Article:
You know that you want to go college. Perhaps you even know what you want to study once you’re there. But if you want to succeed in your college-level courses, now is the time to start thinking about pre reqs. What are pre reqs and why should you care? Tallo is here to explain everything you need to know about college prerequisites.
What Is a Prerequisite?
Prerequisites, or pre reqs for short, are specific courses or subjects that you need to take (and get a passing grade in) before you can take higher-level courses in that same subject. At the undergraduate level, these courses typically come in 100-, 200-, 300-, or 400-levels, with the higher levels indicating more advanced courses.
Pre reqs were designed as part of the building block system, meaning that higher level courses should build upon the knowledge that was established in lower level courses. For example, your college degree might require you to take Calculus I as a freshman before you take Calculus II as a sophomore.
Why Are Pre Reqs Important?
For incoming college freshmen, pre reqs might seem like nothing more than annoying hoops to jump through to earn a degree. But in reality, they serve an important purpose, which is to prevent undergraduates from enrolling in courses that they’re not prepared to take.
You may be wondering: What’s the harm in taking pre reqs that you may not be ready for? For one thing, you could get poor grades that end up tanking your GPA (and your college scholarship opportunities along with it). It’s also unfair to upper level college students who want their professor to skip the basics that they learned a long time ago.
If you truly feel that you’re ready for an upper level course and have the ability to prove it, meet with your advisor. You may be able to take a CLEP exam to earn college credit for the things you already know and effectively waive some pre req requirements in the process.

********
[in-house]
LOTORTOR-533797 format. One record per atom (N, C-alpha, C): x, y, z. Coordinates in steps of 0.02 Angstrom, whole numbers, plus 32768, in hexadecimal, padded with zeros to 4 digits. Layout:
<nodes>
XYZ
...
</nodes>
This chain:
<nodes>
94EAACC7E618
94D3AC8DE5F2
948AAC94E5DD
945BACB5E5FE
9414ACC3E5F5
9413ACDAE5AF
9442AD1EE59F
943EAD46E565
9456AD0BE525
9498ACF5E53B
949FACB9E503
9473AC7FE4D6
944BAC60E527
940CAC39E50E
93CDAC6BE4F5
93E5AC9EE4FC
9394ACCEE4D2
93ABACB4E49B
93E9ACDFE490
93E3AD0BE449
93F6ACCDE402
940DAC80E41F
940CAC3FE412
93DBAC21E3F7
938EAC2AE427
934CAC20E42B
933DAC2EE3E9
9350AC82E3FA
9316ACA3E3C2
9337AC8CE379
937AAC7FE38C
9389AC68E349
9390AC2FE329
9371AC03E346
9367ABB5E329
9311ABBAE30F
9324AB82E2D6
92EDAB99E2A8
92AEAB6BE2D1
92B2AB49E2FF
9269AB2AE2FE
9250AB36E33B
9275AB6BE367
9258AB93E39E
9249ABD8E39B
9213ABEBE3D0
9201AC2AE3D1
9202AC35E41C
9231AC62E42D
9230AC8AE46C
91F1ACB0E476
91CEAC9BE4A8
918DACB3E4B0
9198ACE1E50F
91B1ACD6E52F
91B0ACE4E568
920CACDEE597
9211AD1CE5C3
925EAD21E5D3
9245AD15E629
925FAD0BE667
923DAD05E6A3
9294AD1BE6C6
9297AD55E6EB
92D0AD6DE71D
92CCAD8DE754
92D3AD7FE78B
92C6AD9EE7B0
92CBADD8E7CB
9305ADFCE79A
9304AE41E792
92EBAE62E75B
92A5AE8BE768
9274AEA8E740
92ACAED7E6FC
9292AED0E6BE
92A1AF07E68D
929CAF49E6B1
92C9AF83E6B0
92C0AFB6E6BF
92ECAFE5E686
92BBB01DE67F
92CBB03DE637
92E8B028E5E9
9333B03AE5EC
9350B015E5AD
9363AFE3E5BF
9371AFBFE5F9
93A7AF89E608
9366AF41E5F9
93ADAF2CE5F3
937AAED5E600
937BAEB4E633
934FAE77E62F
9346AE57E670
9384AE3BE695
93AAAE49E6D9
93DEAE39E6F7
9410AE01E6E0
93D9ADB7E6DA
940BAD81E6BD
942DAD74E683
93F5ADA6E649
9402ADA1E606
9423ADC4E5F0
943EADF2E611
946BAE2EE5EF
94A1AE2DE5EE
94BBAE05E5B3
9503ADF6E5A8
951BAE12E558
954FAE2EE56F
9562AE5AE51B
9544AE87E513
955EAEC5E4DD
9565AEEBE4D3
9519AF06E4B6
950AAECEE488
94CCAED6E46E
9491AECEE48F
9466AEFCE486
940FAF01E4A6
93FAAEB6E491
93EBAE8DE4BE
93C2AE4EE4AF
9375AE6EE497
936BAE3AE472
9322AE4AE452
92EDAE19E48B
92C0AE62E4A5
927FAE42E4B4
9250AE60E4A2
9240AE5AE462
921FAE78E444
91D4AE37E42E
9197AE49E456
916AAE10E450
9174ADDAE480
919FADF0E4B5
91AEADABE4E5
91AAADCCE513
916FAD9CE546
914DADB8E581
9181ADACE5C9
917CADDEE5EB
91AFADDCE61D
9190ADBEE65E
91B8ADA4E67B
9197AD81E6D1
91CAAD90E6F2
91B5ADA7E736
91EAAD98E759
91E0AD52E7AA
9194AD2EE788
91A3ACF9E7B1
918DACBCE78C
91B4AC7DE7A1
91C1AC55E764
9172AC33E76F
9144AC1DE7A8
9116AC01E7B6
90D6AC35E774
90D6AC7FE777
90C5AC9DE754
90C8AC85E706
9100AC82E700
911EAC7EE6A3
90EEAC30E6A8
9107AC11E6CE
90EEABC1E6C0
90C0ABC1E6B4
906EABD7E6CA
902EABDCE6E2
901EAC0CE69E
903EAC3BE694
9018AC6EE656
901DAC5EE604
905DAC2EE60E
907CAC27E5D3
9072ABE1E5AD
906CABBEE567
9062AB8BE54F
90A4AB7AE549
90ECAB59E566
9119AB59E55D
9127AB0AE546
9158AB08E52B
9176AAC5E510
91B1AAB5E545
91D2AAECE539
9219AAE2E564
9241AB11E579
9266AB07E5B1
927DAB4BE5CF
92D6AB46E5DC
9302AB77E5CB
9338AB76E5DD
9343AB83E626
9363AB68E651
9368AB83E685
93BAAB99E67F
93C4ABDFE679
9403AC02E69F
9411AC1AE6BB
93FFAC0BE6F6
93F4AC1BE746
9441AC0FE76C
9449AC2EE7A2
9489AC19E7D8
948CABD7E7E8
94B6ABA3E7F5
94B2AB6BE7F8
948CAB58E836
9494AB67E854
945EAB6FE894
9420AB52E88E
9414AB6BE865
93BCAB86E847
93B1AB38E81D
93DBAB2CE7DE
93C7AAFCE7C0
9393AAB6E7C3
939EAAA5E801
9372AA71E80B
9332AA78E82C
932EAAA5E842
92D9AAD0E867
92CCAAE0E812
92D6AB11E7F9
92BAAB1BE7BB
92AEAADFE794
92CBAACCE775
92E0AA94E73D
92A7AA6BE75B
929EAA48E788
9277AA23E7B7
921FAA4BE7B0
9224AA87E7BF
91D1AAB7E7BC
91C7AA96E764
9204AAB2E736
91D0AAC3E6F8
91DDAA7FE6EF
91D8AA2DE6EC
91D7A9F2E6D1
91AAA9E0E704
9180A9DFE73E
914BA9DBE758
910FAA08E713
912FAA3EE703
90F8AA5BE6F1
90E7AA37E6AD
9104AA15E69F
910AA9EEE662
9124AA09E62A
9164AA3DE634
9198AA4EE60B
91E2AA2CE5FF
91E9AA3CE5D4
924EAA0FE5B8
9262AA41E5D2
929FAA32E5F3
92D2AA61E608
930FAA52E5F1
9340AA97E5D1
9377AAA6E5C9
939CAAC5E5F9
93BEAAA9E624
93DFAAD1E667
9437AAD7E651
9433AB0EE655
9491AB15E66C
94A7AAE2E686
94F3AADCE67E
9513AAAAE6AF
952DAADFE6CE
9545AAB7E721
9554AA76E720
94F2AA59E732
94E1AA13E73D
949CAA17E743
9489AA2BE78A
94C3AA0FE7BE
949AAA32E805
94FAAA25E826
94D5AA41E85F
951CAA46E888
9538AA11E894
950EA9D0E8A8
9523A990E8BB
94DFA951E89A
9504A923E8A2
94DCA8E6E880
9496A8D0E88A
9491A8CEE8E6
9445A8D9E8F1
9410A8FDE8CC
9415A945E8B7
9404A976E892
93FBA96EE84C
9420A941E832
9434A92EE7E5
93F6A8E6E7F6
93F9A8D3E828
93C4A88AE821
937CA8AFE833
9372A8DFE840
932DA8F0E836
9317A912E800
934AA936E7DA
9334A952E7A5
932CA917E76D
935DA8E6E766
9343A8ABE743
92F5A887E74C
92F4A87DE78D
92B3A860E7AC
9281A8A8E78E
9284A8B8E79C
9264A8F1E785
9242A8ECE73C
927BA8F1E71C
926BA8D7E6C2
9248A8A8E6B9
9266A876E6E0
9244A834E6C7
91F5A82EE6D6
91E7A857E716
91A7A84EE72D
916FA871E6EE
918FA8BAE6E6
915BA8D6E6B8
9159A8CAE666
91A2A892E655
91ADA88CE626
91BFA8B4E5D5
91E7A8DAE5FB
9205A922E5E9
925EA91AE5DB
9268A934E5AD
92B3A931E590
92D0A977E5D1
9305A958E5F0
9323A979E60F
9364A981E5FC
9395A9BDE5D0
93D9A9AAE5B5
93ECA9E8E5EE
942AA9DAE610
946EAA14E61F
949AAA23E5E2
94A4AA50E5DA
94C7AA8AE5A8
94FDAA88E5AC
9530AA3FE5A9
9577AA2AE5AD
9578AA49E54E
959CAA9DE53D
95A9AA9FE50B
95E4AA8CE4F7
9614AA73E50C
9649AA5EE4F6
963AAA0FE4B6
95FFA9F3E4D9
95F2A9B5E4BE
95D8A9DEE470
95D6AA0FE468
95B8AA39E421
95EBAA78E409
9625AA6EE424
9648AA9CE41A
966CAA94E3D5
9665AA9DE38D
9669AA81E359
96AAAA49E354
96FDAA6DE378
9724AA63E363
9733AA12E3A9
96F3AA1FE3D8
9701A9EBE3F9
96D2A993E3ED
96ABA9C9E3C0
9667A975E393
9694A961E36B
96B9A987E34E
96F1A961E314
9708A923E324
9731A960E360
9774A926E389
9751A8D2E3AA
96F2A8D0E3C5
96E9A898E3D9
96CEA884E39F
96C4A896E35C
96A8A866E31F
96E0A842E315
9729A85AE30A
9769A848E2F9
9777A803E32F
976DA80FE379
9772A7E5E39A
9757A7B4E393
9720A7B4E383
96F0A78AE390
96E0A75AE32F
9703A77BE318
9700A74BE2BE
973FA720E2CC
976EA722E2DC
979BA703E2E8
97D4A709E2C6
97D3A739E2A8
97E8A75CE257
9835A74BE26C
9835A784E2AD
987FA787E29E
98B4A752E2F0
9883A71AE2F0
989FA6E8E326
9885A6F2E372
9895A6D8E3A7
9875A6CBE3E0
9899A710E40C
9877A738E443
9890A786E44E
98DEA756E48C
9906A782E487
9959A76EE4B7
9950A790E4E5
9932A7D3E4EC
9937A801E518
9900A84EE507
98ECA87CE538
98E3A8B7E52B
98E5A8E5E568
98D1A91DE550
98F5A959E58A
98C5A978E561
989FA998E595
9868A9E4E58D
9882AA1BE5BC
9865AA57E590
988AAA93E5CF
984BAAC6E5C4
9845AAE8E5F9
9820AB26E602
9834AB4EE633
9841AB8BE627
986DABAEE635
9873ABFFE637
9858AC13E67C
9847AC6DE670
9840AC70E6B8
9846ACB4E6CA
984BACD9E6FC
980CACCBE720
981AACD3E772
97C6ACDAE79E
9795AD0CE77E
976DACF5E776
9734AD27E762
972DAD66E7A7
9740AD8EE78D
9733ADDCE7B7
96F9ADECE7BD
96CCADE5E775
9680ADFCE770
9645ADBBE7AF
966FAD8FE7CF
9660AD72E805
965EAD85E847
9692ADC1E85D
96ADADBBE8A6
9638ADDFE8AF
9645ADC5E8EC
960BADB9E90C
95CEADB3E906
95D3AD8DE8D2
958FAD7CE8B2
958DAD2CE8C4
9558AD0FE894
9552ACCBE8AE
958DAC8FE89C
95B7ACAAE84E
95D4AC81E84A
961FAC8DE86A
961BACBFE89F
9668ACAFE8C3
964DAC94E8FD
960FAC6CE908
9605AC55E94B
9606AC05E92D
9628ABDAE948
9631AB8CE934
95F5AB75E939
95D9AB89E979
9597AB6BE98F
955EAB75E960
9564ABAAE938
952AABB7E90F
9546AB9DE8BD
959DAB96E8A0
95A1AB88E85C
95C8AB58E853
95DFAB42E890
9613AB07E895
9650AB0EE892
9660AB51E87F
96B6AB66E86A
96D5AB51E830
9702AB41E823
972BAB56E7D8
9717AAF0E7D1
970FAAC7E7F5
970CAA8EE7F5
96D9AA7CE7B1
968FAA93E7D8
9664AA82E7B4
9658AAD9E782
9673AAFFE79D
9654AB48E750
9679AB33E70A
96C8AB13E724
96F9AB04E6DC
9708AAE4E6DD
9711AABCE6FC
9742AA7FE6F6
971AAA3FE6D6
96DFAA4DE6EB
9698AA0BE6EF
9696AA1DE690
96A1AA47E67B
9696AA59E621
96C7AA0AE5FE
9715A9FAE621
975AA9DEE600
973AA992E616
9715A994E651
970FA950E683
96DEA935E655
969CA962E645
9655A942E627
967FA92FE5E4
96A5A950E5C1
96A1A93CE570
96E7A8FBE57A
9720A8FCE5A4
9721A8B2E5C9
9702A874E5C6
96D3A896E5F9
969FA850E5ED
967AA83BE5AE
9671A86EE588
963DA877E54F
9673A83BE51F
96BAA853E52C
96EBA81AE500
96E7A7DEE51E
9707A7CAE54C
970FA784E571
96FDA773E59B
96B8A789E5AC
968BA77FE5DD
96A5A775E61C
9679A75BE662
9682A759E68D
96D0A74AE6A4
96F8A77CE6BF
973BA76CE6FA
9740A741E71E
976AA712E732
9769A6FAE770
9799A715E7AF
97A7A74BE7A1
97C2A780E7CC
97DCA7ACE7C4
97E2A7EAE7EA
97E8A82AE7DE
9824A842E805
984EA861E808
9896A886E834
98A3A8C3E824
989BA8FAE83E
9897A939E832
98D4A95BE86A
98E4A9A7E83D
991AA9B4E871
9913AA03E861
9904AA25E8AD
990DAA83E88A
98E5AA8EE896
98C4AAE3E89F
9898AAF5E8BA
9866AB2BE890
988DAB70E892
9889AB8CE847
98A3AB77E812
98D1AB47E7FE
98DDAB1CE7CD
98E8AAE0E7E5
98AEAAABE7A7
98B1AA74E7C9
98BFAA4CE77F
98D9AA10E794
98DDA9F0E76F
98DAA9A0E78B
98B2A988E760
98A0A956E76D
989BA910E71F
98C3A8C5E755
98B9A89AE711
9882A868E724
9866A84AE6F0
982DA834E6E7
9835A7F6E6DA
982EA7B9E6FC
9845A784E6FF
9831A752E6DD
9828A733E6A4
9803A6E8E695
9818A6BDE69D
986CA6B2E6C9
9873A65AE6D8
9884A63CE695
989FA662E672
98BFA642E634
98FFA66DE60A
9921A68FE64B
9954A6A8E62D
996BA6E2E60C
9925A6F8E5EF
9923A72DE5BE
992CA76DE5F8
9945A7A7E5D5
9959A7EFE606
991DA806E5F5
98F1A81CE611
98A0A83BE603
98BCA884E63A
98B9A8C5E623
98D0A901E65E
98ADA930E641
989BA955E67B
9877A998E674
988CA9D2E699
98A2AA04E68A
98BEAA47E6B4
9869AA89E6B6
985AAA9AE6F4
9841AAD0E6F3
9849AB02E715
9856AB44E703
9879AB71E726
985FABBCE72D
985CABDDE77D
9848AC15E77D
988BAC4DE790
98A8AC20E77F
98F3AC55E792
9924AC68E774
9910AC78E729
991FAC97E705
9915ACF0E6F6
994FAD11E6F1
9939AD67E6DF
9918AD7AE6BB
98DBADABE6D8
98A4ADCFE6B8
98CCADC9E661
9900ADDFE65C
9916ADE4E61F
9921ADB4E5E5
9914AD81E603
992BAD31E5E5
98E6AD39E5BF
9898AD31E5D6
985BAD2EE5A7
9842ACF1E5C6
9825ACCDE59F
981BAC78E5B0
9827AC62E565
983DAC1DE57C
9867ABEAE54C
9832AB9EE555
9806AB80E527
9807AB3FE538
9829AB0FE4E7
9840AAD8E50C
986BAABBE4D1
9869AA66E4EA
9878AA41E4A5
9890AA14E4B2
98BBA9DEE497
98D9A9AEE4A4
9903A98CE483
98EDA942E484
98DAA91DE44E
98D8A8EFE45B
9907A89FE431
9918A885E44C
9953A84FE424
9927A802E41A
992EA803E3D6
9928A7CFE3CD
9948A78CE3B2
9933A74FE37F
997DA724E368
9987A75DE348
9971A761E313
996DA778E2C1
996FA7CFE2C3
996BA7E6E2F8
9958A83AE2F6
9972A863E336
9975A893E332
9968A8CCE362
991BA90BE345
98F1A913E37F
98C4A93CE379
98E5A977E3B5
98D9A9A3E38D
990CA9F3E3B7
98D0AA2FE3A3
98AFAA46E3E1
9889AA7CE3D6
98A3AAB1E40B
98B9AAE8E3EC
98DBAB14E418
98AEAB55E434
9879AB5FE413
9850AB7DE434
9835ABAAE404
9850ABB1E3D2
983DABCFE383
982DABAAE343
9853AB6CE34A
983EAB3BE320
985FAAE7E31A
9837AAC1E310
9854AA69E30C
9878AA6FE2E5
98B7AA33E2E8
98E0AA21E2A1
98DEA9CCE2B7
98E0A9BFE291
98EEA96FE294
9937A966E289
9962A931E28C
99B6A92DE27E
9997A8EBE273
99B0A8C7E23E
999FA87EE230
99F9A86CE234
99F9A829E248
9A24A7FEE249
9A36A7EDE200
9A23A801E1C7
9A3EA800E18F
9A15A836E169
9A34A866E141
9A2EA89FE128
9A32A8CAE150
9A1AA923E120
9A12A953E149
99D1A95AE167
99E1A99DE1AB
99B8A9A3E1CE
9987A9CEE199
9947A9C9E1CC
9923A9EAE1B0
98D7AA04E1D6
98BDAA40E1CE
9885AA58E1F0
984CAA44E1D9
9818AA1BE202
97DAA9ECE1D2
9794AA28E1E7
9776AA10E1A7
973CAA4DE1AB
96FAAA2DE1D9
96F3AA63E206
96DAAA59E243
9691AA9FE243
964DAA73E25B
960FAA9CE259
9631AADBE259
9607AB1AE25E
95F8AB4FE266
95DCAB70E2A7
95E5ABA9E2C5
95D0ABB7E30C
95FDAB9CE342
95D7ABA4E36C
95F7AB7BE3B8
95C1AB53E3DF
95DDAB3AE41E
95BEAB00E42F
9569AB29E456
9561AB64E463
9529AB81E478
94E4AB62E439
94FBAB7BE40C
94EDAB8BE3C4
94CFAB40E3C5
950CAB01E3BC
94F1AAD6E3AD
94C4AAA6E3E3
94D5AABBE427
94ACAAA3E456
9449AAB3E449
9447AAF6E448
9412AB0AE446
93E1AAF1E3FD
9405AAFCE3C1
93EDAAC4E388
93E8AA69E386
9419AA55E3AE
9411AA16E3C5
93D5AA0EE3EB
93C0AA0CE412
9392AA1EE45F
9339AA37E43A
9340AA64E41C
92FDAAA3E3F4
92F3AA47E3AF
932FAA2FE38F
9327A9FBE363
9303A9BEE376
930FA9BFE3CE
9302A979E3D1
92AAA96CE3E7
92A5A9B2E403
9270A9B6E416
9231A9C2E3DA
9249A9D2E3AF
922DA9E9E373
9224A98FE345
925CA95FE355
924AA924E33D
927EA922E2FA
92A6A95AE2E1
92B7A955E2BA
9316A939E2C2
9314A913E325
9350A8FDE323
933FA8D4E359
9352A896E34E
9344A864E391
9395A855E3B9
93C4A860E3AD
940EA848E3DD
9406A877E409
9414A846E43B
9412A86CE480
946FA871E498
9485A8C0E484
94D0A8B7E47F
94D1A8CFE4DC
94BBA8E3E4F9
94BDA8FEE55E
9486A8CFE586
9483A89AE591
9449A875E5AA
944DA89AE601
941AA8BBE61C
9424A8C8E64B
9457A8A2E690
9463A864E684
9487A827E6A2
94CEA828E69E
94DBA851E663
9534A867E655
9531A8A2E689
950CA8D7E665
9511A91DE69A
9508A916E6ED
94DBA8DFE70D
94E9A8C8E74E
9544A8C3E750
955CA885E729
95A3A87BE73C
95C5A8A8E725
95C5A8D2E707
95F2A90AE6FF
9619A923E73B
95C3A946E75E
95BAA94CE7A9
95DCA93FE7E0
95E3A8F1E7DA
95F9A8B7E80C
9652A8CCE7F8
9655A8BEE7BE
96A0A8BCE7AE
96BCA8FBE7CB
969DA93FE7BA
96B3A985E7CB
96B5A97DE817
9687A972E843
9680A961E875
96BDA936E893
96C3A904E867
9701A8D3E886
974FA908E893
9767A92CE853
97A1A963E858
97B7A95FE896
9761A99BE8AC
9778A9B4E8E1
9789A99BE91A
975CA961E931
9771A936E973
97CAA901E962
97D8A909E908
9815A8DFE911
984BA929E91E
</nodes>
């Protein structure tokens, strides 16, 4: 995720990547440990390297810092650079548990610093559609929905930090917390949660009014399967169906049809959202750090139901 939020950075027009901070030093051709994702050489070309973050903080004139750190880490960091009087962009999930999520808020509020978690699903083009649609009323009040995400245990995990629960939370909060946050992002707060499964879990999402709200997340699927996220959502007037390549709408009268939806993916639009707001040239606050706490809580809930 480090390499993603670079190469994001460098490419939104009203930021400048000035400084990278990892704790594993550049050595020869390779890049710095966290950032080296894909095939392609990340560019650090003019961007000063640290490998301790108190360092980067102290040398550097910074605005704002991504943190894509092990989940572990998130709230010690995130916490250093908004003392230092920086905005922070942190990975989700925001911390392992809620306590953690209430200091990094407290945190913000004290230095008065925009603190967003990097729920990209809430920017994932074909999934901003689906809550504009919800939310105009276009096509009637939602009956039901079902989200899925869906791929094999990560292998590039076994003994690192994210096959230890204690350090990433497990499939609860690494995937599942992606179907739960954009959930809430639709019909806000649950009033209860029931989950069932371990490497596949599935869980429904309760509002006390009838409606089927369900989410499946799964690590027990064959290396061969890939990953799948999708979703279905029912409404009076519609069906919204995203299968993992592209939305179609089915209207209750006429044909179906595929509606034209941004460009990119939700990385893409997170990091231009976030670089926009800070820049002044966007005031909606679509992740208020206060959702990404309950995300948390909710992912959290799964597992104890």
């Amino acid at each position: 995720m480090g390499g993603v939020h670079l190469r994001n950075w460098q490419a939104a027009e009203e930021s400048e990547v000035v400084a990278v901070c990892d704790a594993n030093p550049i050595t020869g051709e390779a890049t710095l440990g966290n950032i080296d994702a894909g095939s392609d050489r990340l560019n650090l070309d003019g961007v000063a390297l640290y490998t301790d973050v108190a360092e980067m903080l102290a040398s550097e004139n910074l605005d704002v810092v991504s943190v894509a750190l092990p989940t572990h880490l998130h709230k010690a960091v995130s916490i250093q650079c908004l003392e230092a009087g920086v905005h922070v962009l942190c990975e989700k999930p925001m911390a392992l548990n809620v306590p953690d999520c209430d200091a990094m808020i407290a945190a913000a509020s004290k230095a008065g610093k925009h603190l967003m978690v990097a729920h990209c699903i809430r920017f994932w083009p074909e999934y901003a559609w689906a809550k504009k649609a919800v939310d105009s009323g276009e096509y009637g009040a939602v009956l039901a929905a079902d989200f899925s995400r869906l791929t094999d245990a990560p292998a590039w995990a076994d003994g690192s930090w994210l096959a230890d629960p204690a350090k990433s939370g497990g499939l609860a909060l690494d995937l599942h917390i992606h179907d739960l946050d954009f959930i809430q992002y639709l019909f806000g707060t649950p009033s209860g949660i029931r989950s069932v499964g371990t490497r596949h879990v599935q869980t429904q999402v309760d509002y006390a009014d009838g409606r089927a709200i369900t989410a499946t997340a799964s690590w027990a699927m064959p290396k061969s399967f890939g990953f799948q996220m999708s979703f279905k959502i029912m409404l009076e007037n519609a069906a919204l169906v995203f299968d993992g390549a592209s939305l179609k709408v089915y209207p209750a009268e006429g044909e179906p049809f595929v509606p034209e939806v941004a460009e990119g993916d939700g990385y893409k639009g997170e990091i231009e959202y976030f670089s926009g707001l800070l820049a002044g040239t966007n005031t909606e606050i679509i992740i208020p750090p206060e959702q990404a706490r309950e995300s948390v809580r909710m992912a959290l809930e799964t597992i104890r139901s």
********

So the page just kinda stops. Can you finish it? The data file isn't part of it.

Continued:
What Pre Reqs Do You Need for College?
It depends on the school and the program you’re applying for. For instance, the pre reqs you need to get into a nursing program will vary greatly from the pre reqs you would need to get into the graduate program at a liberal arts college.
Recommended Reading: What Is a Liberal Arts College?
Also, keep in mind that traditional four-year bachelor’s programs don’t always start at the freshman level. For instance, some colleges and universities have upper-division-only nursing programs that require you to earn your associate degree before you can continue your education.
Interested in getting your associate degree? Read our blog,”What Is an Associate Degree?,” to learn more.
What Pre Reqs Should You Take in High School?
Even though pre reqs and admission requirements may vary from school to school, most colleges and universities want students to complete a standard core curriculum. To give you an idea, here is what a standard high school curriculum generally looks like:
- Four years of English, with a focus on Writing and Critical Reading Skills
- Two years of Foreign Language
- Three years of Math, including Algebra and Geometry
- Two or three years of Science, including Chemistry, Biology, and Physics
- Two or three years of Social Studies, including World History and U.S. History
If you already know what you want to major in after high school (or have a vague idea), it’s a good idea to take classes that will help prepare you for college coursework. For example, students preparing for an undergraduate degree in microbiology might want to take courses that give them a solid chemistry background, whereas students in the liberal arts would be better off taking a wide range of intro-level courses in the humanities.
Corequisites vs. Prerequisites – What’s the Difference?
When looking at your chosen college’s course requirements, you may see mention of corequisite courses. Corequisites are courses that are meant to be taken at the same time as one another. Some colleges and universities won’t let you enroll in a corequisite course without enrolling in the other.
Talk with Your Advisor
Pre reqs aren’t that difficult to understand, especially once you know what you want to study at college. But if you have questions about your college courses or run into a unique problem, don’t hesitate to reach out to your academic advisor. They can help you choose the right college courses for each semester and put you on the fast-track to career success.